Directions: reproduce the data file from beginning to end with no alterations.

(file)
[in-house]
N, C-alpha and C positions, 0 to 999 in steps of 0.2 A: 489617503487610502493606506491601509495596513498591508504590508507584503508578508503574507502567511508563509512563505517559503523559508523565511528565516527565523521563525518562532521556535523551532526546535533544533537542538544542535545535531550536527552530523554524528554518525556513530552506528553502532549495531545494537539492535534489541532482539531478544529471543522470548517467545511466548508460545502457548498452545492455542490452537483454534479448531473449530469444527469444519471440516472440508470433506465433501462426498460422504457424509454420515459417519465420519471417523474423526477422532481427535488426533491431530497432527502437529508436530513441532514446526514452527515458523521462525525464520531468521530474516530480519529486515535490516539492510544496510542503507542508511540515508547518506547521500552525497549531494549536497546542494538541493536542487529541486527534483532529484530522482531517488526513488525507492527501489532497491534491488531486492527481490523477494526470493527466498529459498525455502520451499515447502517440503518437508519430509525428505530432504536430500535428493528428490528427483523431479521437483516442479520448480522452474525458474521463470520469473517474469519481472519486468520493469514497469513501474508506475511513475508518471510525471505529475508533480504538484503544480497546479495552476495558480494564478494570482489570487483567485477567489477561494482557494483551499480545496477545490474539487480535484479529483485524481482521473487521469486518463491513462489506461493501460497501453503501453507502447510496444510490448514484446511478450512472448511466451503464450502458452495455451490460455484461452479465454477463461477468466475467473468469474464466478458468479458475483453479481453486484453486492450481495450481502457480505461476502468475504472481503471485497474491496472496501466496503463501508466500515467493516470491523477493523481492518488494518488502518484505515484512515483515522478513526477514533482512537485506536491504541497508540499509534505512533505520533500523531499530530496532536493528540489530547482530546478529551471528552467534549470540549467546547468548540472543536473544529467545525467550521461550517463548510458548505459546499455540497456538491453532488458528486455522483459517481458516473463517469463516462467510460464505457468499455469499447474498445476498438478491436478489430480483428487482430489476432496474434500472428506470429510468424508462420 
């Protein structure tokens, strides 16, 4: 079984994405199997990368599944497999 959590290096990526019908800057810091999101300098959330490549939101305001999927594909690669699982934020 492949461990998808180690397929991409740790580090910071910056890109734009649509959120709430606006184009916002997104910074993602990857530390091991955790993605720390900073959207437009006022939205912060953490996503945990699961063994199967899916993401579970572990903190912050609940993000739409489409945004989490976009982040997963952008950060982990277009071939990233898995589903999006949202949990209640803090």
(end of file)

[in-house]
N, C-alpha and C positions, 0 to 999 in steps of 0.2 A: 489617503487610502493606506491601509495596513498591508504590508507584503508578508503574507502567511508563509512563505517559503523559508523565511528565516527565523521563525518562532521556535523551532526546535533544533537542538544542535545535531550536527552530523554524528554518525556513530552506528553502532549495531545494537539492535534489541532482539531478544529471543522470548517467545511466548508460545502457548498452545492455542490452537483454534479448531473449530469444527469444519471440516472440508470433506465433501462426498460422504457424509454420515459417519465420519471417523474423526477422532481427535488426533491431530497432527502437529508436530513441532514446526514452527515458523521462525525464520531468521530474516530480519529486515535490516539492510544496510542503507542508511540515508547518506547521500552525497549531494549536497546542494538541493536542487529541486527534483532529484530522482531517488526513488525507492527501489532497491534491488531486492527481490523477494526470493527466498529459498525455502520451499515447502517440503518437508519430509525428505530432504536430500535428493528428490528427483523431479521437483516442479520448480522452474525458474521463470520469473517474469519481472519486468520493469514497469513501474508506475511513475508518471510525471505529475508533480504538484503544480497546479495552476495558480494564478494570482489570487483567485477567489477561494482557494483551499480545496477545490474539487480535484479529483485524481482521473487521469486518463491513462489506461493501460497501453503501453507502447510496444510490448514484446511478450512472448511466451503464450502458452495455451490460455484461452479465454477463461477468466475467473468469474464466478458468479458475483453479481453486484453486492450481495450481502457480505461476502468475504472481503471485497474491496472496501466496503463501508466500515467493516470491523477493523481492518488494518488502518484505515484512515483515522478513526477514533482512537485506536491504541497508540499509534505512533505520533500523531499530530496532536493528540489530547482530546478529551471528552467534549470540549467546547468548540472543536473544529467545525467550521461550517463548510458548505459546499455540497456538491453532488458528486455522483459517481458516473463517469463516462467510460464505457468499455469499447474498445476498438478491436478489430480483428487482430489476432496474434500472428506470429510468424508462420 
């Protein structure tokens, strides 16, 4: 079984994405199997990368599944497999 959590290096990526019908800057810091999101300098959330490549939101305001999927594909690669699982934020 492949461990998808180690397929991409740790580090910071910056890109734009649509959120709430606006184009916002997104910074993602990857530390091991955790993605720390900073959207437009006022939205912060953490996503945990699961063994199967899916993401579970572990903190912050609940993000739409489409945004989490976009982040997963952008950060982990277009071939990233898995589903999006949202949990209640803090």